US H1152 H
An Imaging Channeled Spectrograph is provided which comprises a Fabry-Perot bandpass filter followed by a wide-slit imaging grating spectrograph, and which thus combines the two dimensional monochromatic imaging of a Fabry-Perot bandpass filter system with the high resolution and comprehensive wavelength coverage of a grating spectrograph. The Imaging Channeled Spectrograph produces a series of simultaneous, high resolution, non-overlapping, two dimensional monochromatic images of the entrance slit uniformly distributed over a large spectral range.
1. An Imaging Channeled Spectrograph comprising:
a Fabry-Perot bandpass filter means for bandpass filtering a received collimated beam of light into a filtered beam; and
a wide-slit imaging spectrograph for dispersing said filtered beam; and
wherein said Fabry-Perot bandpass filter means and said spectrograph cooperate to produce one image of the entrance slit of said spectrograph for each frequency band passed by said filter means.
2. The invention of claim 1, wherein said Fabry-Perot bandpass filter means comprises at least one UV Fabry-Perot bandpass filter.
3. The invention of claim 1, wherein said wide-slit imaging spectrograph comprises a tandem Wadsworth configuration spectrograph.
4. An Imaging Channeled Spectrograph comprising:
an entrance slit for receiving light from a source to be analyzed;
a collimator means for collimating said light from said entrance slit;
a Fabry-Perot bandpass filter means for filtering said collimated beam;
a grating means for diffracting said filtered beam; and
a spherical grating for focusing said diffracted spectrum onto a focal plane; and
wherein said collimator means, said filter means, said grating means, and said spherical grating cooperate to produce a plurality of two-dimensional, monochromatic images of said entrance slit.
5. The invention of claim 4, wherein said Fabry-Perot bandpass filter means comprises at least one UV Fabry-Perot bandpass filter.
6. The invention of claim 4, wherein said wide-slit imaging spectrograph comprises a tandem Wadsworth configuration spectrograph.
The present invention relates to spectroscopy and in particular to an improved spectrograph which combines a Fabry-Perot bandpass filter with a wide-slit imaging spectrograph.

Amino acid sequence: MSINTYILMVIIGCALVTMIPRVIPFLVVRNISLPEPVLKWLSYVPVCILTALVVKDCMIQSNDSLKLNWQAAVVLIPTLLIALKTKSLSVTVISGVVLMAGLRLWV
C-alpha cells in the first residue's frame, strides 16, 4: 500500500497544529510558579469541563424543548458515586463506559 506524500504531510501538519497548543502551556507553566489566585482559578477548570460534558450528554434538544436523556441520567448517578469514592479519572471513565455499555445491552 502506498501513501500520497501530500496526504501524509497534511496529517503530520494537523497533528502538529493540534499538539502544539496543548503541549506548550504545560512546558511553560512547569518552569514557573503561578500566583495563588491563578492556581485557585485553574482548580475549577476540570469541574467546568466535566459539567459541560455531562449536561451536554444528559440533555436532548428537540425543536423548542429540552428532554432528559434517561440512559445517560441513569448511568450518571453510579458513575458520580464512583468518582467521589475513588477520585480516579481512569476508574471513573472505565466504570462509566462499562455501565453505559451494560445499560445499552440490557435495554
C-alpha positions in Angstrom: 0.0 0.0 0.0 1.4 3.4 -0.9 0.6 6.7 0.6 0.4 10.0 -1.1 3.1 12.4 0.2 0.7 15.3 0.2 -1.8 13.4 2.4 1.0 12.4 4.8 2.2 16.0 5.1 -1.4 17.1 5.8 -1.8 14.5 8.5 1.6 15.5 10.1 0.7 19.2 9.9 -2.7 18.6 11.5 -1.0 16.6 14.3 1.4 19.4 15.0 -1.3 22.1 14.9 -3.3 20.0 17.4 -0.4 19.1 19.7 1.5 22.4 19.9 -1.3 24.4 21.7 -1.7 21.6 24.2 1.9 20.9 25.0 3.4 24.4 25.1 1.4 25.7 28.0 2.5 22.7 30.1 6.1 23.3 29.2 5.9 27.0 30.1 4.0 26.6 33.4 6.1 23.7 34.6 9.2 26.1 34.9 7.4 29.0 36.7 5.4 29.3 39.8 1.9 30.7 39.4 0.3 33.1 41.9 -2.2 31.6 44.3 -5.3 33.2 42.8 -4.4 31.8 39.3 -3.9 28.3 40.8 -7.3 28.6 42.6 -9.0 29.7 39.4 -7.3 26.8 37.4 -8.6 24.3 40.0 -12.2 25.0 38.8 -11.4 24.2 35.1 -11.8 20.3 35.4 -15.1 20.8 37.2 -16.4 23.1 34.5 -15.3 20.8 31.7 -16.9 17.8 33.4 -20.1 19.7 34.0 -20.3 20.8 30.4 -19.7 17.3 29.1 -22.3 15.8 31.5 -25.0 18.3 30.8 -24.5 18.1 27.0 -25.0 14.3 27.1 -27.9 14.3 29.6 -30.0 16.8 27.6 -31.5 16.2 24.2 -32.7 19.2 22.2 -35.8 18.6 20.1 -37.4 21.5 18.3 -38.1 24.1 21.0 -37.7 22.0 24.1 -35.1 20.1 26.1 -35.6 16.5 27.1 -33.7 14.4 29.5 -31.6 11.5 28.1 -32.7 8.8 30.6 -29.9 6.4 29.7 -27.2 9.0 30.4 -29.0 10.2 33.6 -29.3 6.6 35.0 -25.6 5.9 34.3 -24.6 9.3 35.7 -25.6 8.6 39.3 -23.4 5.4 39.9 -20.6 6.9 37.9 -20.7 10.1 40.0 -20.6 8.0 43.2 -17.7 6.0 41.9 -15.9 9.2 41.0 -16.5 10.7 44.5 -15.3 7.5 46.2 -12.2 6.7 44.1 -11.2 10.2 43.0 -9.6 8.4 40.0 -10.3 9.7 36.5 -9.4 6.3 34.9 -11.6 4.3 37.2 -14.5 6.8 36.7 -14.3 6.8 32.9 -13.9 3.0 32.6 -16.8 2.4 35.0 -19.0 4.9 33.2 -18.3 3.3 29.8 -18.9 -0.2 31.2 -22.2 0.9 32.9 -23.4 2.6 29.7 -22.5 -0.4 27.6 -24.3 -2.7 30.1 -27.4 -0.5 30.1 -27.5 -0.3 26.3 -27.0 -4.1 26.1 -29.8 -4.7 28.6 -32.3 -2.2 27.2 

Many different instrumental techniques are commonly used to accomplish spectroscopic analysis. Hitherto, two-dimensional monochromatic images have been obtained mainly by thin-film filter systems, narrow-bandpass tunable interferometric monochromators, and wide-slit spectrographs.
Thin-film filter systems and monochromators usually require narrow bandpass thin film filters as prefilters. Since these prefilters are tunable over only a very limited spectral range, these systems do not permit simultaneous observations of multiple emission lines spread over a large spectral range.
The wide-slit spectrographs produce multiple emission line images across a broad spectral range. However, the wide-slit which permits two dimensional imaging also results in a corresponding degradation in spectral and spatial resolution. This spectrograph also suffers from image overlap when it is used to image closely packed emission lines.
In accordance with the invention an imaging channeled spectrograph is provided which includes a Fabry-Perot bandpass filter for bandpass filtering a received collimated beam of light into a filtered beam comprising a number of limited frequency bands of the light of the collimated beam, and an imaging spectrograph for receiving the filtered beam from the Fabry-Perot filter and dispersing the spectrum of the filtered beam across the focal plane of the spectrograph. The invention produces a number of two dimensional monochromatic images of the entrance slit spanning a large spectral range without image overlap and without loss of spectral or spatial resolution
In a preferred embodiment, the invention includes an entrance slit for initially receiving light from a source to be analyzed and an off-axis collimator for receiving light from the entrance slit and reflecting a collimated beam of light to the Fabry-Perot filter. A flat plane grating directs the light passed by the Fabry-Perot filter to a spherical grating. The flat plane grating and spherical grating are in a tandem Wadsworth geometry Alternatively, a plurality of Fabry-Perot filters can be used to sequentially filter the collimated beam.
Other features and advantages of the invention will be set forth in, or be readily apparent from, the detailed description of the preferred embodiment and the following drawings.
FIG. 1 is a schematic side view of a spectrograph in accordance with the present invention.
FIGS. 2(a) through 2(c) show a schematic representation of the spectral decomposition achieved by the embodiment of FIG. 1.
FIG. 3(a) through 3(c) show a schematic representation of the spectral decomposition achieved by an alternative embodiment of the present invention.